If you’d like to try incorporating marine algae into your skincare routine, then I highly recommend the Benton Snail Bee Ultimate Hydrogel Eye Patches (available at SokoGlam). These eye patches are sure to keep the skin underneath your eyes plump and hydrated! Not only do they contain multiple seaweed extracts, but other humectants too (including glycerin, snail mucin, butylene glycol, sodium hyaluronate, beta-glucan, aloe vera extract, and panthenol!
No ingredient can define Korean skincare more than snail mucin (which I’ve written an article about here).
Snail mucin contains many beneficial compounds that have anti-aging, skin-brightening, wound healing, and collagen-boosting properties. A few of these beneficial compounds are hyaluronic acid, glycolic acid and allantoin – which are what give snail slime its humectant properties.
Just like with my seaweed example, it’s clear why snails might benefit from humectants in their secretion! They are extremely prone to drying out very quickly and their soft bodies also need some sort of lubrication to protect them from injury when moving across rough surfaces. Therefore, some sort of mechanism to help their bodies retain water is very beneficial.
There are many Korean skincare products containing snail mucin, however my absolute favorite is the COSRX Snail 92 All In One Cream – which I think I’m mentioning for the third time in this post! It’s just so hydrating and makes my skin feel so smooth and plump. I actually feel that it is much more hydrating than the COSRX Snail 96 Mucin Power Essence, although it contains slightly less snail mucin.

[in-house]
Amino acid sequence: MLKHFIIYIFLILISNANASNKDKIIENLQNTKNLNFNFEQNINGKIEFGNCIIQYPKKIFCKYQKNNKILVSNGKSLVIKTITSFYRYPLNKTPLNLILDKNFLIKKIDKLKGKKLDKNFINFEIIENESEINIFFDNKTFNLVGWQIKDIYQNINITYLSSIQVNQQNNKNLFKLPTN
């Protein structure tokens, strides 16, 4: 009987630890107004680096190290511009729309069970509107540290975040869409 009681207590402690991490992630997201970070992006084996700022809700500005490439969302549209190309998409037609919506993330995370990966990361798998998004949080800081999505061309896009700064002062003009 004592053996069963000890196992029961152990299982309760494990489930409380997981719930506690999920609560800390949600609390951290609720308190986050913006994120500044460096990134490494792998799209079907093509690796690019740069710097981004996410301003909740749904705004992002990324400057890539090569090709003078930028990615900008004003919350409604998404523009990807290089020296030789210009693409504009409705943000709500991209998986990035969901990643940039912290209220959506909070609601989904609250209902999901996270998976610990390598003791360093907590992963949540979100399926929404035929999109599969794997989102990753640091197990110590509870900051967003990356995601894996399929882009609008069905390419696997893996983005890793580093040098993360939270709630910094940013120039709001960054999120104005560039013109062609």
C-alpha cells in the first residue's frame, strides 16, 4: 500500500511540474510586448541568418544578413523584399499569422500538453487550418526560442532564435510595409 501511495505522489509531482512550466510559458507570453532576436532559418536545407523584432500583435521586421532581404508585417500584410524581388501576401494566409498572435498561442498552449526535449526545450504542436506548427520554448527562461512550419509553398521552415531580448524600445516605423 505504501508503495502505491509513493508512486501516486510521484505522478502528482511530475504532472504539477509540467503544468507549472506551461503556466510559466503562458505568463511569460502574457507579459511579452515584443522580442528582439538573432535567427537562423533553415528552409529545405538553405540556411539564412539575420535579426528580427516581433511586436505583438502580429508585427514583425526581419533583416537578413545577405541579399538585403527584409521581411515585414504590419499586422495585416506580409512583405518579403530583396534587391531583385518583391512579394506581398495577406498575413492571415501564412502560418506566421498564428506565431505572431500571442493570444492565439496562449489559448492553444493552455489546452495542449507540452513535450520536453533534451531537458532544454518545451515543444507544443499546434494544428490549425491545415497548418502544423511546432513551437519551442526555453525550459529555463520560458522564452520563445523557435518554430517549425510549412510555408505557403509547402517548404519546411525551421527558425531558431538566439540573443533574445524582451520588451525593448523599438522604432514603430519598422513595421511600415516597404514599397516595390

Although the All In One Cream doesn’t feel sticky or greasy at all, I do have to be careful and not slather on too much, or I do feel my face produces more oil. And let me tell you, it’s really difficult to refrain from putting a very thick layer on my face because it just feels so nice!
Sodium PCA is a skincare ingredient that doesn’t get mentioned very often, however it is a powerful humectant that is naturally present in the skin (as part of the natural moisturizing factor).
It is usually used at a concentration range of 0.2-4% in skincare products and it’s derived from plants (mainly grasses), fruits, or coconut oil. The PCA in its name stands for pyroglutamic acid, which is a natural amino acid derivative.
Sodium PCA is non-sensitizing (up to concentrations of 50% as reported on guinea pig skin and 32% as reported on human skin). No phototoxicity or comedogenicity has been found when sodium PCA is applied to the skin.
It’s quite an effective humectant as it’s able to hold several times its own weight in water. It’s even shown to be more hydrating then glycerin. However, it’s not used as often in skincare formulations as it is more expensive.
There are benefits to using sodium PCA in formulations over glycerin though – mainly that it isn’t sticky like glycerin and it doesn’t change the viscosity of the product.
The levels of sodium PCA naturally present in our skin do decrease as we age, so it’s a beneficial ingredient to include in your skincare routine if you’re in your mid-30’s or older.